“I’d rather write one good book than ten mediocre ones.” – Donna Tartt
I’m finding that deadlines are bittersweet. They’re motivating, but I strongly feel that anything I create must be made to the best of my ability and I trust in my ability to make high quality work. I’m not striving for perfection as an artist; I’m striving for excellence. I want nothing more than progression and every publication to be a milestone in that progress.
With that being said, I’m eager for the near completion of my short story and the projects to follow. I’m also grateful for the time I’ve had to take care of myself and a very productive week. I hope anyone reading this is staying safe and trusting themselves to strive for excellence too with the time and power they have. Be patient with yourself.
It’s kind of maddening when you flesh out a good structure for a short story and you try to keep it true to its genre by keeping it SHORT and then new ideas pop up that you know will make it LONGER, but you also know that idea would be SO GOOD for the story because it ties into the theme and enhances the continuity and after that, you only HOPE that as you edit the second draft of the story and hope to have the damn thing published SOMEWHERE, all the rehashing will be worth it and no more new ideas interrupt your publishing process!
Time to get back to recording my novel progress. The last post I did about my novel was January 13th, so going back to that, I have finally edited about 110 pages of my first draft and am starting to write through the second. The exposition has been really fun to read through again, but now it’s time to hone in the focus on clear settings, intriguing characters, and establishing solid plots and subplots. Though I am writing the second draft, I am still reviewing some old notes and tracking everything from timelines to character arcs…It’s a glorious nightmare and one day, I’d like to show how I organized it all for publishing.
I’ll stay in touch. Time to write, plot, and write more.
Rage writing is when something angers you so much, you grab the writing method closest to you and start creating a story based on the event that you’re pissed at.
It’s good fun, yes, but I find it most fulfilling when I reread what I’ve created and reflected upon the theme later. The reflection makes the ending and details in between very clear and solidifies the theme.
Rage writing is also a great way to make sure you write more frequently, have a healthy outlet for your emotion, and process that anger. I’m not saying you’ll turn out being a better person than you were before or that you should try to write a happy ending to your rage-written story; but I am saying, at least for myself, that this is a satisfactory method of expression and it’s going to feel damn good to publish it in time.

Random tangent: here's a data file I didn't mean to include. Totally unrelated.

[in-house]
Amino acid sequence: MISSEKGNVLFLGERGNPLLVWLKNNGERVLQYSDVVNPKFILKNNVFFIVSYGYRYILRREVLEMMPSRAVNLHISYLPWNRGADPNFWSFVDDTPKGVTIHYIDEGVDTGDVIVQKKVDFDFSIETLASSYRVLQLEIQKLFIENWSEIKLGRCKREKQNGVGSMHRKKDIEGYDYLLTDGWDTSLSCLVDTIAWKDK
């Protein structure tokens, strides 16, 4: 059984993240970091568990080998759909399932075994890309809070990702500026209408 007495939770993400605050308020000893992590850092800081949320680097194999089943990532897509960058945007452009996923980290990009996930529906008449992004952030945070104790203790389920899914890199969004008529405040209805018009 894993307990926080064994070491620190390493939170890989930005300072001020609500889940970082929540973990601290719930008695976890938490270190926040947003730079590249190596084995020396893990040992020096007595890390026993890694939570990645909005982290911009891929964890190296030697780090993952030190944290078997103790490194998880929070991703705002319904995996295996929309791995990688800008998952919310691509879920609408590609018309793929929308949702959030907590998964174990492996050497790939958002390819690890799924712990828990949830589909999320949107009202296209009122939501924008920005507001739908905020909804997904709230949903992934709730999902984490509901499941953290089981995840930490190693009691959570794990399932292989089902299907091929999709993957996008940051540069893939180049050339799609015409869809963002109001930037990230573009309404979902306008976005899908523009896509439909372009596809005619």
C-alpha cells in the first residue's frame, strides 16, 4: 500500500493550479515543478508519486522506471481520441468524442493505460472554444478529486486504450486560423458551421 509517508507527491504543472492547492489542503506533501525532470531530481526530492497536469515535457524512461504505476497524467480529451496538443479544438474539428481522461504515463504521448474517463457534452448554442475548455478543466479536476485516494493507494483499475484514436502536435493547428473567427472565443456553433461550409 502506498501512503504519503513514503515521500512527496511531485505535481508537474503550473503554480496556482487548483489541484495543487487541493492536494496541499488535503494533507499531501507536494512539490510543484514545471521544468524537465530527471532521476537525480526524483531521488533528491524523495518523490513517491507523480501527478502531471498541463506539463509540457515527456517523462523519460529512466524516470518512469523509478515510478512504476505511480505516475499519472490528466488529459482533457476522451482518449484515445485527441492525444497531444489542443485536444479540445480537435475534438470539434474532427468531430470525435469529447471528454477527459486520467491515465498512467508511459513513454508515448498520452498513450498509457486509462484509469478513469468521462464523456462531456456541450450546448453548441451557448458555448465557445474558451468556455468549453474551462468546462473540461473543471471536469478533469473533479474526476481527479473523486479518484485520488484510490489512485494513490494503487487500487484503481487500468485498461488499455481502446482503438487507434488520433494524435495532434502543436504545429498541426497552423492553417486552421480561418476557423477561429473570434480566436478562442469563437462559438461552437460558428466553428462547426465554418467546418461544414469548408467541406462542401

So after some work and some rest, I’ve been able to progress in character development and the lore of my world. I’m stuck on vampires again, but temporarily. One of my characters is my vampire and an exorcist. I’m basing her spirit work skills on exorcism techniques they used in ancient Japan.
For the record, working on a novel isn’t doing the same thing every day, at least for me. To keep the mind active and the inspiration flowing, I think it’s okay to take different approaches to your work. It’s a great confidence booster too when you create a different way of developing your story and it leads to progress, but even when you don’t make the breakthrough you hoped for, taking in that experience is a progress in itself.
My struggles with anxiety have surprisingly inspired me to fight for a confident attitude towards my work and myself. Shadow work during this time (shadow work is a self-reflection process many pagans/witches do through divination or other means, in case you don’t know) has helped so much. I did start a daily Instagram posting of one of my shadow work methods, but now I’m behind because of some mental health issues on my end. I’m still trucking on though and wanted to say that things are still moving forward.
To end, a little advice from a teabag tassel I got yesterday: The purpose of life is to know yourself, love yourself, trust yourself, and be yourself.
I wrote an article for those interested in reading tarot, which I thoroughly enjoyed. Here’s an excerpt from the article:
Divination through reading the cards, also known as cartomancy, attracts those who love cryptic symbolism. Don’t think “cryptic” to mean “incredibly difficult to understand” in this case. Tarot cards are metaphorical in nature, but are usually simplistic and direct in design. Divination itself, or communing with the divine (or spirit work, and communication, if you prefer), can be ambiguous when starting out, but I think tarot is a great introduction to identifying personal and universal truths. Tarot is a great psychological tool for introspection. Whatever your reason is for picking up tarot, I hope this introduction will give you a general idea of what to expect while learning to read the cards, and provide suitable references to help you explore tarot further.
…the truth as you see it is what’s going to define the impact of tarot reading for you. What you should expect from reading tarot is gaining a revelation of your own perception of reality, whether you feel connected to divination or not.